This is Stoic Week!
I wasn’t aware of Stoic Week but it is very timely for me. Not only does it follow a recent post called “How much if a meliorist are you?” which created much lively debate on my blog, it coincides with a period (now in its tenth day) of no internet service at home, just a mobile service on my iPad. I must admit I haven’t been very stoic in my acceptance of this situation, especially the lack of response of my (non-)provider, although many of my online friends have encouraged me to see the positives.
I know many of you will enjoy thinking about the situations and quotes presented in this article as much as I have, and I promise: I will enjoy my time without the internet for all the other things it allows me to do.
Now if only I could remember what I did in those pre-internet days!
Here’s a lesson plan for Years 6 and up (and able Y5s) on Stoic-related themes for Stoic Week. Draw from it what you want. Taken from Peter Worley‘s forthcoming book (title YTBD) [September 2015].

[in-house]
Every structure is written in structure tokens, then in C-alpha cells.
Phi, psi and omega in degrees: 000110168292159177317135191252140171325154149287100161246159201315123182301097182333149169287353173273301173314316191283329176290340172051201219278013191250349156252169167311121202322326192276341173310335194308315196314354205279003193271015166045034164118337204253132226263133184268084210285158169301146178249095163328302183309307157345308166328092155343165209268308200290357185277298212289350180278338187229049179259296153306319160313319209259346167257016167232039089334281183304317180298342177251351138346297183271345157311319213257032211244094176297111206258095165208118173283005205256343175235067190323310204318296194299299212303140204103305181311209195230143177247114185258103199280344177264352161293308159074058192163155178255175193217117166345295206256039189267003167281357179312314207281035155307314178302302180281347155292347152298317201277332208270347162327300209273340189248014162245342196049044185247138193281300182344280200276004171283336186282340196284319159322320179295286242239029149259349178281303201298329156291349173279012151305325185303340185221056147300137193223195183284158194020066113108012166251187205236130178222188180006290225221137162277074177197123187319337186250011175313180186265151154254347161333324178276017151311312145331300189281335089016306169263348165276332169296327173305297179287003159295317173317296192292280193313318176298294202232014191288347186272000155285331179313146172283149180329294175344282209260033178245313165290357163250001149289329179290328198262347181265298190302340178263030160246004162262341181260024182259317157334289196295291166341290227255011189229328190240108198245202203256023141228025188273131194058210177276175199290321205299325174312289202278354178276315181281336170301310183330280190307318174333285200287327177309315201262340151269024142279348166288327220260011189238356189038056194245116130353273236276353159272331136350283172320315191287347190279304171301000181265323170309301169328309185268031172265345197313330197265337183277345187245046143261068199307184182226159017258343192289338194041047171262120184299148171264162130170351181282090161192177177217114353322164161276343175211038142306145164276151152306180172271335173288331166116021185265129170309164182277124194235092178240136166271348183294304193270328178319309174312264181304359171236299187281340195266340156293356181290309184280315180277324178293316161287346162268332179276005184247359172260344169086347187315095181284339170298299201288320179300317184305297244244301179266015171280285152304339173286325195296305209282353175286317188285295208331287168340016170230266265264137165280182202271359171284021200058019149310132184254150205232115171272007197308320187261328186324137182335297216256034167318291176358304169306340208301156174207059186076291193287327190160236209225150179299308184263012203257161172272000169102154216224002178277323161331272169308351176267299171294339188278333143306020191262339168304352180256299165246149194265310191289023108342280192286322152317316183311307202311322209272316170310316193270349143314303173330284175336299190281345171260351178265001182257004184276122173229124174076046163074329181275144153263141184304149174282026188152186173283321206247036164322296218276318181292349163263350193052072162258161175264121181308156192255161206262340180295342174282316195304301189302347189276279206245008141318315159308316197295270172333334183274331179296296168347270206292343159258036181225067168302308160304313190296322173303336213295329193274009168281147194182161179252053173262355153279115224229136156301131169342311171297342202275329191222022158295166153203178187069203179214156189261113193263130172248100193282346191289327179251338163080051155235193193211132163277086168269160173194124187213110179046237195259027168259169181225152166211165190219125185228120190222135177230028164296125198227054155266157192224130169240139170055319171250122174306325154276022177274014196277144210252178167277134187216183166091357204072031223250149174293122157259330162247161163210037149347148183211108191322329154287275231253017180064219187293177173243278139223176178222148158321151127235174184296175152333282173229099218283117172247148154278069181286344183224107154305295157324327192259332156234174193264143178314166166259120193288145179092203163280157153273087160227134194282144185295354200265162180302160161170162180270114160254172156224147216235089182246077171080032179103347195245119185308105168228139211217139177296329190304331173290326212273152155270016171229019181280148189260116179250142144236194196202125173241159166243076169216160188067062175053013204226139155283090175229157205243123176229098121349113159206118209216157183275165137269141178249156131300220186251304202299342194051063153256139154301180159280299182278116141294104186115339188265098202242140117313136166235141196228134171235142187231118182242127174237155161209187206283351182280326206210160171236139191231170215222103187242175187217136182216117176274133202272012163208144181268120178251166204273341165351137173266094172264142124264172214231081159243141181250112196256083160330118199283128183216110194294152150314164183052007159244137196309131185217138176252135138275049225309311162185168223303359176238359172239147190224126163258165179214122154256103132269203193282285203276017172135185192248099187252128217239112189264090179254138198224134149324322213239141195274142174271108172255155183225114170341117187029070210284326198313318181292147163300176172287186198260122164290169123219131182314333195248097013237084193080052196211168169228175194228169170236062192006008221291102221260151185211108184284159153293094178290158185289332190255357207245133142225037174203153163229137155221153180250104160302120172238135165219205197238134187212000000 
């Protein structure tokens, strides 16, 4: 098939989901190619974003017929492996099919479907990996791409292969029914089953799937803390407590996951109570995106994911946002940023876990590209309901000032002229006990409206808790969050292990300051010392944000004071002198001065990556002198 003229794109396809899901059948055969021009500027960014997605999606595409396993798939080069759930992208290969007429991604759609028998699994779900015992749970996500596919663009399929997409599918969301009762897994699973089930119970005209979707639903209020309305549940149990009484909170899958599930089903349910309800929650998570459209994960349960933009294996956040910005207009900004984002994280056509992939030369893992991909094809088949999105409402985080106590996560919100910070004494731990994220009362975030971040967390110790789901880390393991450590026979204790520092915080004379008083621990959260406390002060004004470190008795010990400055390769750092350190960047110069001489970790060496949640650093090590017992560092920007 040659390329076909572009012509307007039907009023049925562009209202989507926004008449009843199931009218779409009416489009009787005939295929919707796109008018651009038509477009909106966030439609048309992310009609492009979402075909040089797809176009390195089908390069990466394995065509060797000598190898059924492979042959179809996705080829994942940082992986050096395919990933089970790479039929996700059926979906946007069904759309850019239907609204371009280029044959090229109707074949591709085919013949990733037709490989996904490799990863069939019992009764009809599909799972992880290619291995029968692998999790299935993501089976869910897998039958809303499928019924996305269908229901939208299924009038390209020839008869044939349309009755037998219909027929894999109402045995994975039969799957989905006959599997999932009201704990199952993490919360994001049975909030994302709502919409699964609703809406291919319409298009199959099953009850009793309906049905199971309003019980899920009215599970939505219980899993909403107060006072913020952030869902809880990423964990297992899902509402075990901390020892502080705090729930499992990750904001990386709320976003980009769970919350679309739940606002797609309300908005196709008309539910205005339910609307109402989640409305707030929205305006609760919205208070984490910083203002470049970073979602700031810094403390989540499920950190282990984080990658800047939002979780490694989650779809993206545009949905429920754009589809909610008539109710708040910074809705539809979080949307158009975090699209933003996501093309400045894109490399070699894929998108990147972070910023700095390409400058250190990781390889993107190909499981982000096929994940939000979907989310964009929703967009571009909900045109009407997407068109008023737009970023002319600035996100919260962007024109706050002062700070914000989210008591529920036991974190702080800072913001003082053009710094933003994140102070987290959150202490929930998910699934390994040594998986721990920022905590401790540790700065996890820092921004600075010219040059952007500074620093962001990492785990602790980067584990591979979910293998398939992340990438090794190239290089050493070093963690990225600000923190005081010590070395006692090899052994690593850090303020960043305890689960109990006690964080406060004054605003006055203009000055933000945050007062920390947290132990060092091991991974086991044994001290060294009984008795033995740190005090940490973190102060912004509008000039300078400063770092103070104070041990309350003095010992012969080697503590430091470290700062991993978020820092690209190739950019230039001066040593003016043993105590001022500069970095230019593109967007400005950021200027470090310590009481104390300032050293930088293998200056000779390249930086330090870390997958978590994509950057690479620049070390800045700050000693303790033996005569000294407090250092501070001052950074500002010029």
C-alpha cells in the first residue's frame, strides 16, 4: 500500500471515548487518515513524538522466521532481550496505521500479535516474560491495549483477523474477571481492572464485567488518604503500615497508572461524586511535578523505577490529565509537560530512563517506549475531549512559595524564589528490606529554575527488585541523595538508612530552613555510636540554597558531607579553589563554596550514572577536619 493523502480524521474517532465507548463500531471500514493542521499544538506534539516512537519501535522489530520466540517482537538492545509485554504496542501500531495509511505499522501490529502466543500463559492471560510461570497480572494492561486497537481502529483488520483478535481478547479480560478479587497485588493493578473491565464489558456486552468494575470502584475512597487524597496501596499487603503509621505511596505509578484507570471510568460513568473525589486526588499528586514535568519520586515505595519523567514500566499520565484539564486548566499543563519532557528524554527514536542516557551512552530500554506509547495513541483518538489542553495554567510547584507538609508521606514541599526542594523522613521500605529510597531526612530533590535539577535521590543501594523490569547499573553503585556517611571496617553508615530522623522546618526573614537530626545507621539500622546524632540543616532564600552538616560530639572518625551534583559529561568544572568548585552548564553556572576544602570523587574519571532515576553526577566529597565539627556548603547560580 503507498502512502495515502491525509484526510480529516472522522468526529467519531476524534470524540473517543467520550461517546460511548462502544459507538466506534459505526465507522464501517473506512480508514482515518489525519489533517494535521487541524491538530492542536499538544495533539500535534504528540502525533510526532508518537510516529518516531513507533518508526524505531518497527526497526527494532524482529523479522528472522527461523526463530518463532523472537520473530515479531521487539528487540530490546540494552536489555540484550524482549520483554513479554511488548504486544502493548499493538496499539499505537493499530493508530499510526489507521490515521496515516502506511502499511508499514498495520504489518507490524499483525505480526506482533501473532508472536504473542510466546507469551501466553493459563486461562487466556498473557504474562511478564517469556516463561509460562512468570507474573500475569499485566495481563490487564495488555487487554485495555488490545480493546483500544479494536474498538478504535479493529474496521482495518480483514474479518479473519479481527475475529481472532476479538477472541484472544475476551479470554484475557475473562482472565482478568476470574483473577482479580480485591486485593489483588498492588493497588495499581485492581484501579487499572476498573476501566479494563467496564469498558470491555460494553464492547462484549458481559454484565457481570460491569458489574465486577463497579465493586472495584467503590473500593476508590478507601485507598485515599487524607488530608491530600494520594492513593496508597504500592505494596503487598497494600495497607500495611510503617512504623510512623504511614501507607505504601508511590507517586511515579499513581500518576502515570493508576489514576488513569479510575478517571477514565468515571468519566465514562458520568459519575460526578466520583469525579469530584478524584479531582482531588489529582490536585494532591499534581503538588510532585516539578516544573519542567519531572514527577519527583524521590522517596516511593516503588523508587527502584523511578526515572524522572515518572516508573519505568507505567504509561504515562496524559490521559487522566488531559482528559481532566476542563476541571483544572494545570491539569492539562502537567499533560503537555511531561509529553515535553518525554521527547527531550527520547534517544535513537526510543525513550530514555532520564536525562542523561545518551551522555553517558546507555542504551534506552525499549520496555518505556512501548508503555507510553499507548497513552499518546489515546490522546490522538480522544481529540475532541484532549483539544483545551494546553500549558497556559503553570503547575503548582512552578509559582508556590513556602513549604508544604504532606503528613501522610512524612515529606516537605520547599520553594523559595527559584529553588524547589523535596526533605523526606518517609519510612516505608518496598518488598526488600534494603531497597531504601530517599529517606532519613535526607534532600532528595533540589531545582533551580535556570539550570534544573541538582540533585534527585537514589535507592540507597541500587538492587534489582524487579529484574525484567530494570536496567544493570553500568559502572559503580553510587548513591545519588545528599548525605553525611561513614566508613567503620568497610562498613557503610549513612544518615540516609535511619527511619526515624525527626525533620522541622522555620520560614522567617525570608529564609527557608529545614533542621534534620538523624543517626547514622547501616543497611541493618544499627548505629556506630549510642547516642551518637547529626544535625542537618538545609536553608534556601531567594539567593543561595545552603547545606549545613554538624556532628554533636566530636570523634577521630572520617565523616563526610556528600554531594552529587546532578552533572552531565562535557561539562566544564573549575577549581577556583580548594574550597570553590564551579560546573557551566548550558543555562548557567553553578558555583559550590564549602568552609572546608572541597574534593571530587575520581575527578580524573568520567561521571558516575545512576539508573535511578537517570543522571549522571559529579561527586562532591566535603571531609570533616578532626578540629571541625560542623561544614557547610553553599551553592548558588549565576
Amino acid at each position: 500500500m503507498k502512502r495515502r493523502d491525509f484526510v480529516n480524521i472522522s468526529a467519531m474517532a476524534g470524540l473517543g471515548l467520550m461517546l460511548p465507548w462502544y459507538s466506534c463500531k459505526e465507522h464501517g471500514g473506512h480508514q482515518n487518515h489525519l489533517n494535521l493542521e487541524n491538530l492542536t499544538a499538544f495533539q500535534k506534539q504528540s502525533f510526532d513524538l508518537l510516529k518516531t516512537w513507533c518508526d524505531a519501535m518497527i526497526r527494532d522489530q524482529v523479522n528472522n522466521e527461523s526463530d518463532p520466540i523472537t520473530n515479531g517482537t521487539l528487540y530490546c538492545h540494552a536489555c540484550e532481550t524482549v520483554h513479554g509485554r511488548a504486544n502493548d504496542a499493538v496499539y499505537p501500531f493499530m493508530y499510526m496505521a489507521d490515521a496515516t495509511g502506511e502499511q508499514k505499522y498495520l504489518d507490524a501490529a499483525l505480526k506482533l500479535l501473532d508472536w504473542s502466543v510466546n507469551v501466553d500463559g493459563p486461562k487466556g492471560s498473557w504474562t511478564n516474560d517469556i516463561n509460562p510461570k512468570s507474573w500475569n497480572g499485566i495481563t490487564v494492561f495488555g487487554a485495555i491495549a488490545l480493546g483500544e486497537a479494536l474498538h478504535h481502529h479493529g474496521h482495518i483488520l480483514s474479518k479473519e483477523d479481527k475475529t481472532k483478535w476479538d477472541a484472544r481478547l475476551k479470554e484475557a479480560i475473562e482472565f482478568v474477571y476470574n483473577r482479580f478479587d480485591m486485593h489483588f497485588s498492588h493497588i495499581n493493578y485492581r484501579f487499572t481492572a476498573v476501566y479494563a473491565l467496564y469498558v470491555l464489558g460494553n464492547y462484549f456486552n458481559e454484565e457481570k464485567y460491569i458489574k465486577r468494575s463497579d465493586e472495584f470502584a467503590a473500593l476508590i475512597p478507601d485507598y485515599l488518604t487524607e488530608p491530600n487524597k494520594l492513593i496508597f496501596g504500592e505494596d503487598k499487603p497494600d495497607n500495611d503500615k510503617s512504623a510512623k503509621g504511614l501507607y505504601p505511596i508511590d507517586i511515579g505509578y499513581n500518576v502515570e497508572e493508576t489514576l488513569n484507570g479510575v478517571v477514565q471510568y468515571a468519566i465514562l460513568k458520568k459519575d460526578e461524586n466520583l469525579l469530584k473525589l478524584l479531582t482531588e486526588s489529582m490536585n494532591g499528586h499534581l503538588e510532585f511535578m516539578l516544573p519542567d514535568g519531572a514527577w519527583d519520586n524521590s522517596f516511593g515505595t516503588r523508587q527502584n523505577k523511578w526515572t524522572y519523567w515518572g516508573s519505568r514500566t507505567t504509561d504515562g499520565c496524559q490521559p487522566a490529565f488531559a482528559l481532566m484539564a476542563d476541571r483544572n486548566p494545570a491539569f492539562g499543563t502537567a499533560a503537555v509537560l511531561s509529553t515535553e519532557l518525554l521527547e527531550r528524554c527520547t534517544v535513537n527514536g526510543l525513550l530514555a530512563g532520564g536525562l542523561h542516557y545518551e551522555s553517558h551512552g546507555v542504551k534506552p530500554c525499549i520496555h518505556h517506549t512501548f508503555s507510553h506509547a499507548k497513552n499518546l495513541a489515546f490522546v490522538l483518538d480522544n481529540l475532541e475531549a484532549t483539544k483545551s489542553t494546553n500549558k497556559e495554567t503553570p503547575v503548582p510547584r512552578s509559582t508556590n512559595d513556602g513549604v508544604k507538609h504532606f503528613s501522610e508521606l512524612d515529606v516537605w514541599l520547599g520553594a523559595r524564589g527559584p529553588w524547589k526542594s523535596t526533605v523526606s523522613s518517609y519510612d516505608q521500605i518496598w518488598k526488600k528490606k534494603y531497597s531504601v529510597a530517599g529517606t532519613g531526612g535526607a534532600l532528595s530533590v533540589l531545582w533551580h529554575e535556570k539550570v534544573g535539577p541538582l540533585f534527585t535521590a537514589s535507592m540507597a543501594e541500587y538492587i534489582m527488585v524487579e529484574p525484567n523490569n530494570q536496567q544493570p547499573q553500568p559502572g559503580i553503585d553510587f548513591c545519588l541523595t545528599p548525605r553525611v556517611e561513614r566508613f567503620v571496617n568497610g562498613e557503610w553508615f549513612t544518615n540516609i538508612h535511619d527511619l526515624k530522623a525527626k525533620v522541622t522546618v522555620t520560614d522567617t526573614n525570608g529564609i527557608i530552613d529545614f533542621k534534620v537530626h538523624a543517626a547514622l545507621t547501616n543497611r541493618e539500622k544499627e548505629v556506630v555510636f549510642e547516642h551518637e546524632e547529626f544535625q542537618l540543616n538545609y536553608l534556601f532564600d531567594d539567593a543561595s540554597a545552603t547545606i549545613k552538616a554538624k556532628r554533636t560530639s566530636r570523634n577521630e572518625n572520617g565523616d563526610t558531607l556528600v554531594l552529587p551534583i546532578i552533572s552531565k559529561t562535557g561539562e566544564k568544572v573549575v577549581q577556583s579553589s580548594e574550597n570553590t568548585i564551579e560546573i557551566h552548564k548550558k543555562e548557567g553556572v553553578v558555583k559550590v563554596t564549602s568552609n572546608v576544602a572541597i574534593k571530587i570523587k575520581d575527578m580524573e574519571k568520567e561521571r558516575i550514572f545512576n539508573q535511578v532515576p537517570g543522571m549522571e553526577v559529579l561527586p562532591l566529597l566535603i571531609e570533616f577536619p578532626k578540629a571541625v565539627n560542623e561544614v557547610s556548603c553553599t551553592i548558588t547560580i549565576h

Equipment needed and preparation: a glass of water, half-filled; handouts or a projection of the extract from Hamlet (optional)
Age: The ‘glass of water’ section is suitable for 7 years and up, but the ‘Hamlet’ section is suitable only for 10 years and up.
Key vocabulary: optimism, pessimism, positive, negative, good, bad
Subject links: literacy, Shakespeare, PSHE
Key controversies: Is ‘good and bad’ a state of mind or a state of the world?
Key concepts: attitude(s), perception, value,
A little philosophy: Stoicism is a branch of Hellenistic (late ancient Greek period from approx. 323-31 BCE) philosophy that derives its name from the ‘painted porch’ (Stoa poikile) in the marketplace of Athens, under which many of…
View original post 1,750 more words